VICTORY AND INDIAN: GAME CHANGERS?
Dealernews: Where does Victory Motorcycles fit into the present-day market?
Baker: It doesn’t right now. Maybe in 100 years. Harley’s 100-plus year legacy is a big pile of gold (and they know it), and is the foundation of the V-Twin motorcycle industry worldwide.
Yaffe: I think [Victory] is doing OK. I respect their efforts to create a brand and some unique styling. When you see a Victory, you know it’s a Victory. I’ve expressed interest to the company regarding creating some audio upgrade kits for their touring models and perhaps some styling accessories, but as of today we have not started down that road.
Fairless: Victory is firmly seated in this market and they will continue to grow and gain market share. It gets easier to sell a Victory each year.
Kanter: I am excited by what Victory has been doing and think they have a solid future in the American V-Twin market, especially when you factor in their potential with the Indian brand.
Koshollek: Victory [is] growing in market share. They are now the fuzzy little entity in Harley-Davidson’s rearview mirror. You can see it’s there, you don’t know if it’s going to be a problem, but you should be nervous. Victory Motorcycles are good products. They are made in America, and with Indian Motorcycles going into production soon, I expect exceptional growth going forward.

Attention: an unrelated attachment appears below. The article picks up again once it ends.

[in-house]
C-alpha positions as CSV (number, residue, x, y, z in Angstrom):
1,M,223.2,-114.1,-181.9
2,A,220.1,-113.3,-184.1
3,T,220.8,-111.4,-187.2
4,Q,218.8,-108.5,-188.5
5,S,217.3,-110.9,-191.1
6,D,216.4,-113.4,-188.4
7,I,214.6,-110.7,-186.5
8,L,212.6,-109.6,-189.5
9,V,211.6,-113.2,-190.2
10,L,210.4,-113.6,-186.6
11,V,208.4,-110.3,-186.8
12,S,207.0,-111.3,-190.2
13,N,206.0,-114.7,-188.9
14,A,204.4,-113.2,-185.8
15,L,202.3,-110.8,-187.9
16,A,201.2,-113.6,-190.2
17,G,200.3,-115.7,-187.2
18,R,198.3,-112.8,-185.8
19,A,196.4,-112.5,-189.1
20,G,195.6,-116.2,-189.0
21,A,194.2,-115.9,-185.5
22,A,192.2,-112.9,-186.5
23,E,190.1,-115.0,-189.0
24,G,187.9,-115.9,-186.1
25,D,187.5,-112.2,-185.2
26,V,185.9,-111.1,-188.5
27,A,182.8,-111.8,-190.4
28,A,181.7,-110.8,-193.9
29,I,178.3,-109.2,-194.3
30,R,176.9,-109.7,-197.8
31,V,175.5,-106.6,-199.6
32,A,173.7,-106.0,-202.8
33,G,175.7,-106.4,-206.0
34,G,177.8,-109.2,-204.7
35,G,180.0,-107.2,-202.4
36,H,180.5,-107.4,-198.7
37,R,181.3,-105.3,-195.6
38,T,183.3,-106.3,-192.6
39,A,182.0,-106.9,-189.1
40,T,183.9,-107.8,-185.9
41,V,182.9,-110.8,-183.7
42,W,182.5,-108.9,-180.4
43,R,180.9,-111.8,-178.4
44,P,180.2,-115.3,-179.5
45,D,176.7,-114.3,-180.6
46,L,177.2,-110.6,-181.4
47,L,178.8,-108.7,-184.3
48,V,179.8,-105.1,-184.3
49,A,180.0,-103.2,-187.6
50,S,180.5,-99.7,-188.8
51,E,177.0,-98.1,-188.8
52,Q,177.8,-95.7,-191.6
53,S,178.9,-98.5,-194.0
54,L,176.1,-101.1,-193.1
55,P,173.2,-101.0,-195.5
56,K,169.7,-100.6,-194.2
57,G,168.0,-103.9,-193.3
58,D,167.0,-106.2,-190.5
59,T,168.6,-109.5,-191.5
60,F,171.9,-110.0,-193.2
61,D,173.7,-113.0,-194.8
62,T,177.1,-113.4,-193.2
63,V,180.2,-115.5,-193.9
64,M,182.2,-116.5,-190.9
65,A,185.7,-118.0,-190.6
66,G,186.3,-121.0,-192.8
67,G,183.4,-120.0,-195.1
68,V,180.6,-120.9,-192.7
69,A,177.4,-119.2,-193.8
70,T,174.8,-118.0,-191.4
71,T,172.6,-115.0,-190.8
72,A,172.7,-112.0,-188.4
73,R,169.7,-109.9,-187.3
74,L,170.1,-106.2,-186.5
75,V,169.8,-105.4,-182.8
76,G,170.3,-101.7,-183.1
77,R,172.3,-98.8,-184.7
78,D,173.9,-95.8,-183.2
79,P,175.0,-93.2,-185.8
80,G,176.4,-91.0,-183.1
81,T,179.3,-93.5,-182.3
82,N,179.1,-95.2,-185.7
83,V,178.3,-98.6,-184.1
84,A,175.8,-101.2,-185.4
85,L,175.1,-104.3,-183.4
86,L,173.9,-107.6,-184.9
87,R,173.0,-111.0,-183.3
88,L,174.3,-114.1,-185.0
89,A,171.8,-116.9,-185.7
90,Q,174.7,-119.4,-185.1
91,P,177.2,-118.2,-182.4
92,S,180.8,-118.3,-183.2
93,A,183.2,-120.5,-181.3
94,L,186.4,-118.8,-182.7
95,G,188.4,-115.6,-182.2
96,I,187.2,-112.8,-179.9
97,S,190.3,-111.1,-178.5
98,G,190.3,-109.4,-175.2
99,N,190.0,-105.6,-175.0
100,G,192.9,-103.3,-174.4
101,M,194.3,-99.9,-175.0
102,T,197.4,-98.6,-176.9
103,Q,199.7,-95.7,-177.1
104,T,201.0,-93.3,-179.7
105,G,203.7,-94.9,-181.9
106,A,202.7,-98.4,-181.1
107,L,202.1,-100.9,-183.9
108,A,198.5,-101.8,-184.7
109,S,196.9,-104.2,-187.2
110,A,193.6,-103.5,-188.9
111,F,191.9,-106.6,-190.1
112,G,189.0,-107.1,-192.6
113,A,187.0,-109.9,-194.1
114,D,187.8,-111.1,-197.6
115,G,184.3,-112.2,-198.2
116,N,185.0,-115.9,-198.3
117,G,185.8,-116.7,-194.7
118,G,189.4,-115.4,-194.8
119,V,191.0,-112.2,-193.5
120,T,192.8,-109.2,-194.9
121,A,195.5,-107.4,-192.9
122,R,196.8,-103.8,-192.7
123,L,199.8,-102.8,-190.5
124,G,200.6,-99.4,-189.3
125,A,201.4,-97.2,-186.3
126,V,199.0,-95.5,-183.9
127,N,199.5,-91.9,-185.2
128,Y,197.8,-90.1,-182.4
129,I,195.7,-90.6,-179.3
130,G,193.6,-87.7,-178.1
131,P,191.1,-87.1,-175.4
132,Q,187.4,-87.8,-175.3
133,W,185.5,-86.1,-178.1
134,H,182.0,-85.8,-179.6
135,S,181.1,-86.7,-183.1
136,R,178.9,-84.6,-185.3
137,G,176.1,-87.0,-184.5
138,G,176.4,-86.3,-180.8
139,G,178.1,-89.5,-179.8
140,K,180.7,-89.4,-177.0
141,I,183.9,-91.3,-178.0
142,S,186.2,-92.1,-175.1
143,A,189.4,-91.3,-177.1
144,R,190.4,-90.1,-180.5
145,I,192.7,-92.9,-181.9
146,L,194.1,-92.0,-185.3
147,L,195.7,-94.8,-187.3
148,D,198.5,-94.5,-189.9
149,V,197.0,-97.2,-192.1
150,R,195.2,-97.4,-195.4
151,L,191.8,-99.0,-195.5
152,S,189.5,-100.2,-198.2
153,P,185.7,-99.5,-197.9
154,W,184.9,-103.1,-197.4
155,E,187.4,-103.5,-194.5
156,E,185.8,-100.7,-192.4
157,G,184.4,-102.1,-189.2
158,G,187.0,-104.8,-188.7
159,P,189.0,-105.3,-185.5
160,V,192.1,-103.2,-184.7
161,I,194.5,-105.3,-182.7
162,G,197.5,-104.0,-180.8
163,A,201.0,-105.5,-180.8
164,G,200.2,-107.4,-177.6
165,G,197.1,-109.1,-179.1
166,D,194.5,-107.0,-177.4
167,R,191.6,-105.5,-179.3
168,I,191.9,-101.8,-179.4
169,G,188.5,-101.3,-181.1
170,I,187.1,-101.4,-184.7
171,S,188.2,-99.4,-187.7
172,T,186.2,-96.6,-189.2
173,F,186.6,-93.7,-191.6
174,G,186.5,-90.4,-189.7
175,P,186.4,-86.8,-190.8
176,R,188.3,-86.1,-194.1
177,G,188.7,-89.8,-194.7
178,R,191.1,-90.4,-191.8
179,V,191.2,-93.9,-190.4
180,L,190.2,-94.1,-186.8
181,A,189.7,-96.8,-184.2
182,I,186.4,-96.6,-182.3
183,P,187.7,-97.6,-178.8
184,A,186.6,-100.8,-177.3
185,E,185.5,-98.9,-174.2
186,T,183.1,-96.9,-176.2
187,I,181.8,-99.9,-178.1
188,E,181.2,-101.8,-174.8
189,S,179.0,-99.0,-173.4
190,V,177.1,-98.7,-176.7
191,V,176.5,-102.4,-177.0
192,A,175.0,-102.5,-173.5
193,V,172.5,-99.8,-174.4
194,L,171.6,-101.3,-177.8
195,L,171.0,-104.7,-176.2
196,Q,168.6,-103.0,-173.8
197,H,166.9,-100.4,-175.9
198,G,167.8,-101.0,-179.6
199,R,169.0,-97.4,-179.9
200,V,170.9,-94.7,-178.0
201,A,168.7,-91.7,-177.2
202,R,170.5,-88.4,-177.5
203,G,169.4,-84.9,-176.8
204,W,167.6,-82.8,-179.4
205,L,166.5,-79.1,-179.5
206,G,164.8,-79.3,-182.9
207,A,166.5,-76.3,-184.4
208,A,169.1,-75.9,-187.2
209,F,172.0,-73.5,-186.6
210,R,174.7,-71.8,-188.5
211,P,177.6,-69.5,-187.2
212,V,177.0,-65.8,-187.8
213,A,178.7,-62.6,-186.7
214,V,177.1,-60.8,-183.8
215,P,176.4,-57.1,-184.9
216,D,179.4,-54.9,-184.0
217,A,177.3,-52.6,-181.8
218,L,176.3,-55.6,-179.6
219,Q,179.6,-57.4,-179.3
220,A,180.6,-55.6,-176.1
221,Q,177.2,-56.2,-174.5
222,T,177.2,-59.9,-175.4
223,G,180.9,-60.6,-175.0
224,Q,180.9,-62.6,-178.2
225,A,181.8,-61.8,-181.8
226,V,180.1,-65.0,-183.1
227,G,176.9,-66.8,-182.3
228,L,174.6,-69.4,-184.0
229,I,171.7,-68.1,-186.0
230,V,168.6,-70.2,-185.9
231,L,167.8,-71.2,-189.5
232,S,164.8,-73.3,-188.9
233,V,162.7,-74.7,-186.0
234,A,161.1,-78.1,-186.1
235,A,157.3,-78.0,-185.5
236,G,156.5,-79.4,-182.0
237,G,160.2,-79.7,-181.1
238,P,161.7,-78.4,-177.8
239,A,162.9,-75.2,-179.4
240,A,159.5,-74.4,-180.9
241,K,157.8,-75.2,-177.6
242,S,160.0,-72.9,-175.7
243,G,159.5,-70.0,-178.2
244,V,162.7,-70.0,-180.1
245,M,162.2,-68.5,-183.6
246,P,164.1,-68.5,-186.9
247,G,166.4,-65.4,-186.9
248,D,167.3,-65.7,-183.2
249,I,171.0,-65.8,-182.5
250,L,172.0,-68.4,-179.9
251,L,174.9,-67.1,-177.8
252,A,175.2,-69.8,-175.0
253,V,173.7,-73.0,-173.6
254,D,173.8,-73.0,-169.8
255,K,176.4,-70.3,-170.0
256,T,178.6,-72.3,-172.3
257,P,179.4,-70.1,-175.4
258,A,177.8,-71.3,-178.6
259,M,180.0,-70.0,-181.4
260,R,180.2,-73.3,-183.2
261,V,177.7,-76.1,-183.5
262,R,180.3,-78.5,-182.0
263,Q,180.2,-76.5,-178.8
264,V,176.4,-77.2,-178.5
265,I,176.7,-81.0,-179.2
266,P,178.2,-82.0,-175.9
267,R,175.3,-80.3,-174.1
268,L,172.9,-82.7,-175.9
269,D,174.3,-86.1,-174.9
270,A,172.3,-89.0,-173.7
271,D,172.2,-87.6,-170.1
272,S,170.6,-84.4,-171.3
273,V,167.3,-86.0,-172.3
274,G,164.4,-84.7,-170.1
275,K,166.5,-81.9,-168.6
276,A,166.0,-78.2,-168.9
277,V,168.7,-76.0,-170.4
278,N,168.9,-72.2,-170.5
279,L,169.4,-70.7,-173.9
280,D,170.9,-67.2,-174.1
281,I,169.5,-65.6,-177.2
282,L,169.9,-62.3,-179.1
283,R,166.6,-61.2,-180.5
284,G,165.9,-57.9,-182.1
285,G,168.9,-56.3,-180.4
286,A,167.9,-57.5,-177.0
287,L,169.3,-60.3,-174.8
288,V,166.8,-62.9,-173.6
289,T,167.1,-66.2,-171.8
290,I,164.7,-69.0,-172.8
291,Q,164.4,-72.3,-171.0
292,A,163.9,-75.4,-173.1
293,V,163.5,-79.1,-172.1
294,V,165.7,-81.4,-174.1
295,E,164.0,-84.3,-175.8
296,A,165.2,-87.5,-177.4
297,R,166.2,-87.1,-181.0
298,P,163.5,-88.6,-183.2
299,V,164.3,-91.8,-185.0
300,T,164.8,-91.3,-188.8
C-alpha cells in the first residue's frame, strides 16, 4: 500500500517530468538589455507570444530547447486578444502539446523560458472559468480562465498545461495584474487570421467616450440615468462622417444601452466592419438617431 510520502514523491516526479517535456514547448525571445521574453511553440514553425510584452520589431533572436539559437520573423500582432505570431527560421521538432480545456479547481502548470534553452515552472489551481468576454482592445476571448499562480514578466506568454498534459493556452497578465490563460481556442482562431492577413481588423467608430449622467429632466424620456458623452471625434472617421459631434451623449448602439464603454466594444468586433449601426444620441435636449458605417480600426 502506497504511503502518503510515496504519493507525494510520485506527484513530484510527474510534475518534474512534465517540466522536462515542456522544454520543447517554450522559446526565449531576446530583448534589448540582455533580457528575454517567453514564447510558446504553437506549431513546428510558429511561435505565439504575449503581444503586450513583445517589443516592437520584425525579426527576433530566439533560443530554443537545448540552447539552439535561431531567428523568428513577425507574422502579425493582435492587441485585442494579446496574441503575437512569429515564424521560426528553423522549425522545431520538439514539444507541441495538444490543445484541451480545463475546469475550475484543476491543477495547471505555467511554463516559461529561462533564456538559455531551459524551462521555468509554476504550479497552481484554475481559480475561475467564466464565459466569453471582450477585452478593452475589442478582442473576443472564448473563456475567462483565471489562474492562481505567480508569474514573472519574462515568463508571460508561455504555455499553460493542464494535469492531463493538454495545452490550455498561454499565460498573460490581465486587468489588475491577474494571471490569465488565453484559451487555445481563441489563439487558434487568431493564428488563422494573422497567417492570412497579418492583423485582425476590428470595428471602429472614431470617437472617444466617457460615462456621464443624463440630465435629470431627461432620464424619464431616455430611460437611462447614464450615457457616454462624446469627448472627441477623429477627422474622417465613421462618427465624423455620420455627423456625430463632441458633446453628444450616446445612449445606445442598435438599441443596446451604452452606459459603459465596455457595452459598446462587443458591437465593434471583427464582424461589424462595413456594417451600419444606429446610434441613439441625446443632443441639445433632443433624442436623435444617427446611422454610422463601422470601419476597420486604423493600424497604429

Dealernews: Care to make any predictions about Indian?
Yaffe: You understand the definition of insanity, yes?
Flintrop: Although this looks to be the best chance for success that [Indian has] had, I don’t hold out much hope. It’s a Harley-dominated market, and although I love the idea of an American company making a comeback, Indian has been without an identity for so long that I don’t think that there is any momentum any longer.
Baker: Indian is the only other significant motorcycle company with a rich heritage, and Polaris knows it. That’s why they bought it. I hope their 2013 redesign does not ruin it, because the other redesign was primarily driven by the need to reduce costs.
Koshollek: I spoke to Arlen Ness at the Drag Specialties Lone Star Ride, and without giving away any confidential information I just want to say he was extremely excited about the new product that is soon to go into production. He told me it is all new and maintains the critical vintage Indian style that makes it a classic. If the retail price isn’t through the roof, I would expect sales to do very well. It’s my belief that only Harley-Davidson or Polaris could have resurrected Indian from the ashes of demise.
Rymer: It’s all new, from the ground up. Kind of refreshing to hear.
Fairless: I’m on the design team, and I love the direction it’s going.
Kanter: I am excited about the possibilities of a relaunched Indian brand. The brand still has a big following, and it can be positioned as a real alternative to a Harley, which I feel would have appeal to some. I see the potential for an up-market product, and not just the price.